Healthy Plains Church property sold for $1.50 in 1892

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Andrew J. Barefoot made his will in Wilson County on Sept. 15, 1873, and it was probated on Sept. 22, 1873: (1) wife Zilpha, use of a third of 500 acres south of Contentnea Creek adjoining Stephen Privett’s heirs, Simon Boswell and Ezekiel Smith’s heirs; (2) Margaret Barnes, $75 annually “so long as she takes care of her four youngest children, to wit, Edwin, Ella, Charity and Andrew J. and does not charge them an unreasonable amount for board and attention; (3) Edwin, Ella, Charity and Andrew J. Barnes, 550 acres or the money for same if Jesse Barnes completes the proposed purchase, south of Contentnea Creek adjoining the properties mentioned above; (4) after all expenses are paid, rest of the estate to my brother and executor George W. Barefoot; and (5) witnesses B.H. Bardin and L.D. Tomlinson.

On Sept. 22, 1873, George W. Barefoot stated for the court that his twin brother left land worth $7,000, insurance $25,000 and miscellaneous business affairs $20,000: total $52,000.

In the Edgecombe County Census of 1850 (Andrew) Jackson Barefoot was listed as a farmer, born in 1824, with wife Zilpha (born in 1810), Betsy (born in 1842) and Leny (born in 1845). In the Wilson County Census of 1860, it was indicated that he was born in 1823, Zilpha in 1812 and Delany in 1846. They were then worth $25,200. Betsy had apparently died in the preceding decade.

Children of Andrew and Zilpha Barefoot:

1. Elizabeth “Betsy” Barefoot was born in 1842 and apparently died before 1860.

2. Delanah “Lany” Barefoot was born in 1845 and died in her youth.


Many of the deeds to the lots in Maplewood Cemetery were recorded in the Register of Deeds Office, while others are not on record there. The deeds were issued by the town commissioners. In the older part of the cemetery there are over 40 lots that have never had a body placed on them; the purchasers of many of them are dead or removed, and their heirs are unaware of the existence of the lots which are very desirable and have a solid cash value. 

There are other lots that have had one or more burials, but without tombstones and so long ago that the exact location of the graves is now unknown, although they could be discovered by digging about three shallow trenches across the lot. (One of my own great-great-grandfathers is buried on one of these “obscure” lots.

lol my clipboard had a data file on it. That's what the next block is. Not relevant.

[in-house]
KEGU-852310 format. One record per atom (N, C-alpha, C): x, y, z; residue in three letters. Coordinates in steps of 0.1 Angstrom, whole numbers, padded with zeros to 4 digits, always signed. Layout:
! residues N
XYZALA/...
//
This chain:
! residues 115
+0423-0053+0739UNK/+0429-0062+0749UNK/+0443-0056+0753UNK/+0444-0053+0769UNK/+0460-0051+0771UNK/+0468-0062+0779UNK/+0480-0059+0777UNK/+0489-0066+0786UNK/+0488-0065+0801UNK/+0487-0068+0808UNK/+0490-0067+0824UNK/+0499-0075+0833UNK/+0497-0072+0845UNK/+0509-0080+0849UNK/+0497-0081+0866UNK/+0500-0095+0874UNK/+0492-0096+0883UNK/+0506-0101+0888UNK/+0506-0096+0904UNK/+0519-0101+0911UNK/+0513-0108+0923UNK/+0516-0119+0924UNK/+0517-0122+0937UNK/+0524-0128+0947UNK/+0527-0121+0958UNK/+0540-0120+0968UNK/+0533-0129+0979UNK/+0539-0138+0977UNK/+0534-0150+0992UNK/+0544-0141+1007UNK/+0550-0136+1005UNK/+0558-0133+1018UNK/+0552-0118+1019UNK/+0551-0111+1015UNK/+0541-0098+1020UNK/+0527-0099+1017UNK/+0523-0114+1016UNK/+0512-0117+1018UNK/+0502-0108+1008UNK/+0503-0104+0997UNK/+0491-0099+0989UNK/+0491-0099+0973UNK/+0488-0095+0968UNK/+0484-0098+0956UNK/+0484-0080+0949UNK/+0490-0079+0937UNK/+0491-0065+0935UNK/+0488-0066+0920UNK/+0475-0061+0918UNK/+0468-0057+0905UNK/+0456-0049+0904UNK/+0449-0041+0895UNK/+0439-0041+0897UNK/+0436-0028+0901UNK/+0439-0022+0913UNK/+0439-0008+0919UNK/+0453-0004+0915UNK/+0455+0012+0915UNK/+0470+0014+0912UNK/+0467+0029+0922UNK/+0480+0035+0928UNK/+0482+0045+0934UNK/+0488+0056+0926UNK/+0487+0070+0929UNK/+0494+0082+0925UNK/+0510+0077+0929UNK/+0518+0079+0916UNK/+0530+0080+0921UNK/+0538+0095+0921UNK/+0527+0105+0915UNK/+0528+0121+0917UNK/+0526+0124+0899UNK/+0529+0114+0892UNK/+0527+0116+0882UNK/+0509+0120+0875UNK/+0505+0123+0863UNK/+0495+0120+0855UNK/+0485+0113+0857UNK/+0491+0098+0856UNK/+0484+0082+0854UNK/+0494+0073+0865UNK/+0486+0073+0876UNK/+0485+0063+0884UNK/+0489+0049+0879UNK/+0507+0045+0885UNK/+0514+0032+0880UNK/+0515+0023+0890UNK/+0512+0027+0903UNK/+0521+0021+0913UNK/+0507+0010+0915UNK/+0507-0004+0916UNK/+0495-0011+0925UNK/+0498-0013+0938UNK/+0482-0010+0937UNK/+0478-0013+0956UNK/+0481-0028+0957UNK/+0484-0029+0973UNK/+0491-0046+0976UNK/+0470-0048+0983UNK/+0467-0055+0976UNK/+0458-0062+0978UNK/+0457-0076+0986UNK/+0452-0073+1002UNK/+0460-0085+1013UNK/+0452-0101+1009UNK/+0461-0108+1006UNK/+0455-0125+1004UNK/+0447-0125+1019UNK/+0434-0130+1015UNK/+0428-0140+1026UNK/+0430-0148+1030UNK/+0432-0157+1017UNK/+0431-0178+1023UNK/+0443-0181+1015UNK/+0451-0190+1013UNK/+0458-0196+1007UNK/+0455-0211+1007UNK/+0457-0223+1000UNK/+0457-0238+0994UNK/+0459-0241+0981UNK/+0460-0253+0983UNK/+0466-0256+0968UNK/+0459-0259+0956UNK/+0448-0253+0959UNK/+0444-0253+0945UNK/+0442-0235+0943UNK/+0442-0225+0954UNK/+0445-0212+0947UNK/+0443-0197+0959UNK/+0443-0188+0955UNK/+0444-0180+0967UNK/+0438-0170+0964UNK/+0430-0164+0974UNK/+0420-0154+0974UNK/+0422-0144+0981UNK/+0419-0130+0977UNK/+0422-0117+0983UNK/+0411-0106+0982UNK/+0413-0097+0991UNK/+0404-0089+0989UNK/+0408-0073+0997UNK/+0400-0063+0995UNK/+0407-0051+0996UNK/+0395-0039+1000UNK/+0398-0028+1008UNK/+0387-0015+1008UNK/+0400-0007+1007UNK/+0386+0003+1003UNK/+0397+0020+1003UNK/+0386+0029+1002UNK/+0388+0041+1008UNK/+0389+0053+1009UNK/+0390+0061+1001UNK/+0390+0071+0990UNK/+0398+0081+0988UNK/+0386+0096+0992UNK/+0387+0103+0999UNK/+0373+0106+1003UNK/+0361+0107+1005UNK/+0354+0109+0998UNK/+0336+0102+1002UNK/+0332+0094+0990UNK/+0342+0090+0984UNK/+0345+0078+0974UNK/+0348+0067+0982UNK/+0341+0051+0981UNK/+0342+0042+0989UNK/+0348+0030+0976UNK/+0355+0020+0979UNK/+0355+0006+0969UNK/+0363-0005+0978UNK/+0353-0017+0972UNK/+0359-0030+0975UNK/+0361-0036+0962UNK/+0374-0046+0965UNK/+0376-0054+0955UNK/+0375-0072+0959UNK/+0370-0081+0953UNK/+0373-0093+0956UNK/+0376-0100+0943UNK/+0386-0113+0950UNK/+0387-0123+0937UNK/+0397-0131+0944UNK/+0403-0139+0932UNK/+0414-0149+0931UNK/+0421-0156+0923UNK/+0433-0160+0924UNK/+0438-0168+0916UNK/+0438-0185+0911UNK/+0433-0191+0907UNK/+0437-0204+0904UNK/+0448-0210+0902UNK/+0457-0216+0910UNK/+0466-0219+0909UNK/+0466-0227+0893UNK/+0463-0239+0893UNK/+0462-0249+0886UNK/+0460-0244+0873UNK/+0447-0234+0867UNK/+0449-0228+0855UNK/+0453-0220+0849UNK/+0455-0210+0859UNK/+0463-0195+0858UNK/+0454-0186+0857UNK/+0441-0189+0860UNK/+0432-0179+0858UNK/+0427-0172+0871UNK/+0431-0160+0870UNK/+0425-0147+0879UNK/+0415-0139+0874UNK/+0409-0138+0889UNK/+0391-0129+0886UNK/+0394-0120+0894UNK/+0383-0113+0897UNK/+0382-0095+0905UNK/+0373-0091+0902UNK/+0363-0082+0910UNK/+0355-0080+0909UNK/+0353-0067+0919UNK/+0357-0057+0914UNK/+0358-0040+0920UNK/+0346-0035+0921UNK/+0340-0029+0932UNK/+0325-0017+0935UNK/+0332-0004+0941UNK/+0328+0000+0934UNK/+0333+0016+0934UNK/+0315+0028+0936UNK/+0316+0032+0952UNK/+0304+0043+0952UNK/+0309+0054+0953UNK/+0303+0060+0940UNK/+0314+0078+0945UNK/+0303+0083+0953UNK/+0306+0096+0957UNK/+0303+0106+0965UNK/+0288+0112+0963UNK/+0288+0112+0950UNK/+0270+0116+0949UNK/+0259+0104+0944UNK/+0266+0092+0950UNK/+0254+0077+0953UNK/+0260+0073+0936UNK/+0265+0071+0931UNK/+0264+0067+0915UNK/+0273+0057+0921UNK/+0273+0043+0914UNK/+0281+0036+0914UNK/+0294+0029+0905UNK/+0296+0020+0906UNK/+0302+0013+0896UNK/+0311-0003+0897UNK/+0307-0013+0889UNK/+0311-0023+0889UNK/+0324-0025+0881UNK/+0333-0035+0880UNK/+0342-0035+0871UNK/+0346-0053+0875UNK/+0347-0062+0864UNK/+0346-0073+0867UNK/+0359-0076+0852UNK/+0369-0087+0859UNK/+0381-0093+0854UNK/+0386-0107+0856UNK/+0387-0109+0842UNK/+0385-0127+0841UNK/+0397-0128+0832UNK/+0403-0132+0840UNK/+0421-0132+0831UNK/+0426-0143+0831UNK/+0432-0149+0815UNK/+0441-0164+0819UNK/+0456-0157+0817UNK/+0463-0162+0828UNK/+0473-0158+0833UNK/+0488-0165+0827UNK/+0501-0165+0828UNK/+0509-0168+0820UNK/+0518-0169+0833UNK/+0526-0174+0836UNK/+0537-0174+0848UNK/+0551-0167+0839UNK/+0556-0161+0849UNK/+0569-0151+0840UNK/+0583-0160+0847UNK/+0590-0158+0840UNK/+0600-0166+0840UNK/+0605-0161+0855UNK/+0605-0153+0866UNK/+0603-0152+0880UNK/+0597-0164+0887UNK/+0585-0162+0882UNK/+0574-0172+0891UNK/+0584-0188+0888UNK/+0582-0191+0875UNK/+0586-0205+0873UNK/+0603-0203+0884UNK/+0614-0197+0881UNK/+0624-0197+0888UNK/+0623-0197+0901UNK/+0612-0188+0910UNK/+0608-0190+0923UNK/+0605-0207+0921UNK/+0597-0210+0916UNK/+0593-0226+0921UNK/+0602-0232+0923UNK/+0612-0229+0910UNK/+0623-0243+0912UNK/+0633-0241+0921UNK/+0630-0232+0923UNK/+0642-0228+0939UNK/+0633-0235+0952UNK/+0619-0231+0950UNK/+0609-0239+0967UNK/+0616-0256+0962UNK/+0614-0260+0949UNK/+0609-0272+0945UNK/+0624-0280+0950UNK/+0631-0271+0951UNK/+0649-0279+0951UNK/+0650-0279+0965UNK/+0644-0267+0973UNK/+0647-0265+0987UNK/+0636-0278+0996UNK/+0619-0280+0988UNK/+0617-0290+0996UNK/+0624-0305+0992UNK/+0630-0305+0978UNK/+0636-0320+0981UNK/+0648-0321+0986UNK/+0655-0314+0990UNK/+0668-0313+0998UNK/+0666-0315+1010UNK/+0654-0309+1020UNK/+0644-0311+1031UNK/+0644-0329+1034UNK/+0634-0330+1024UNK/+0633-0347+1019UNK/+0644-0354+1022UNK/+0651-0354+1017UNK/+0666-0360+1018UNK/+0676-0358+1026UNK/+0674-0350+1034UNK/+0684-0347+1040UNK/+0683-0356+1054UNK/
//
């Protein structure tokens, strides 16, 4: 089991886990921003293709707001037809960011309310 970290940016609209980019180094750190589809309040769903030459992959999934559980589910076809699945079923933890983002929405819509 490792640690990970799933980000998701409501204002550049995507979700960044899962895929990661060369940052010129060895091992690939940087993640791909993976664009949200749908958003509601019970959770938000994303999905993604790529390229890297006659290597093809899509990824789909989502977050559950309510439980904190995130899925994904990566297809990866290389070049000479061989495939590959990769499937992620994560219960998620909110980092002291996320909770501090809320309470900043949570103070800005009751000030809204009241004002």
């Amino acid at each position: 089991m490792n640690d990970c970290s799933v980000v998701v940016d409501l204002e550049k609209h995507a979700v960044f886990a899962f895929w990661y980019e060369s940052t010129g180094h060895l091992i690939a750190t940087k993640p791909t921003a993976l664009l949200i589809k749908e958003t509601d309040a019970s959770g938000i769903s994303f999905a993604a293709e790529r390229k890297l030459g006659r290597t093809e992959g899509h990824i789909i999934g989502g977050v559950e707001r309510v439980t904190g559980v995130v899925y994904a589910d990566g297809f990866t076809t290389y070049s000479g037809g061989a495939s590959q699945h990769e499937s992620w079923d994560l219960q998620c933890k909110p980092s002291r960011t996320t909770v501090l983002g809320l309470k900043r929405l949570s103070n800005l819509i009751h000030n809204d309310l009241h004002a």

Here is the abstract of an early deed to a lot in Maplewood Cemetery: On Dec. 11, 1880, Town Commissioners S.M. Warren, J.W. Thorne, G.W. Blount, B.H. Tyson and Sam B. Waters sold J.T. Gardner for $15 Lots 19-20 on A and B Streets, East Section, witnessed by Peter E. Hines, mayor.


On July 6, 1897, James T. and Ella G. Wiggins sold David Daniel for $5,100 a tract of 300 acres beginning at Emil Rosenthal’s corner on the mill pond and running along the Wilson Road, Contentnea Creek, G.P. Paul, Black Creek Road, L.G.W. Barefoot, Smithfield Road, V.F. Moss, across the bridge, and along the pond to the beginning “together with the mill property and the easements necessary to a full use and enjoyment of the same, including hereunder and intending to convey hereby the mill pond and the lands covered by the waters thereof to the high water mark; also all machinery, fixed and movable, tools incident thereto, and any connected with the saw mill and grist mill, situated on the above described lands, three mules, two log carts, two two-horse wagons, one mowing machine and rake, one peanut planter, all flues and tobacco sticks now in use on the above described tract of land, corn in the cribs and all hay on hand...Saving and excepting the land now under cultivation, which said lands are to be turned over to him on or before the first day of.


On Feb. 16, 1888, Charles A. Young of Wilson deeded to James E. Rountree, A.J. Simms, W.J. Gay, S.P. Clark and Jones W. Crowell, “trustees of the Methodist Church south of said town, county and state” for $2,500 a quarter-acre (bought from William Murray) beginning on Greene Street at Annie Wainwright’s corner, with her line to W.D. Hackney, with his line to R.T. Stevens (formerly the residence of William Murray), with him to Greene Street and then to the beginning, “In trust that said premises shall be held, kept, maintained and disposed of as a place of residence for the use and occupancy of the preachers of the Methodist Episcopal Church South, who may from time to time be appointed in said place subject to the usage and discipline of said church as from time to time authorized and declared by the general conference of said church and by the annual conference within whose bounds the said premises are situated,” witnessed by A.B. Deans.


On Aug. 13, 1892, Bennett and Harriett Bullock deeded to William Ricks, J.B. Smith and W.M. Boykin for $1.50 one acre in Old Fields Township for the use of the Healthy Plains Church, beginning at the northwest corner of the lot deeded by Hilliard Boykin, running parallel with the road, then to the northeast corner of the original lot, and to the beginning “to be used exclusively by the Primitive Baptist as a place for worshipping God in such manner as may seem right and proper to them,” witnessed by J.W. Parker and Josiah Coleman.


On June 18, 1868, John J. Sharp of Wilson County sold the Wilmington & Weldon Railroad Company for $440 a tract of 19 acres south of Town Creek, witnessed by George W. Robbins. (This tract lay on both sides of the road south of the creek and contained the major portion of the original quarry site.)

Hugh Johnston was a Wilson County historian who wrote these historical capsules that previously appeared in The Wilson Daily Times. They are reprinted from a volume of his “Looking Backward” series of books available at the Wilson County Public Library.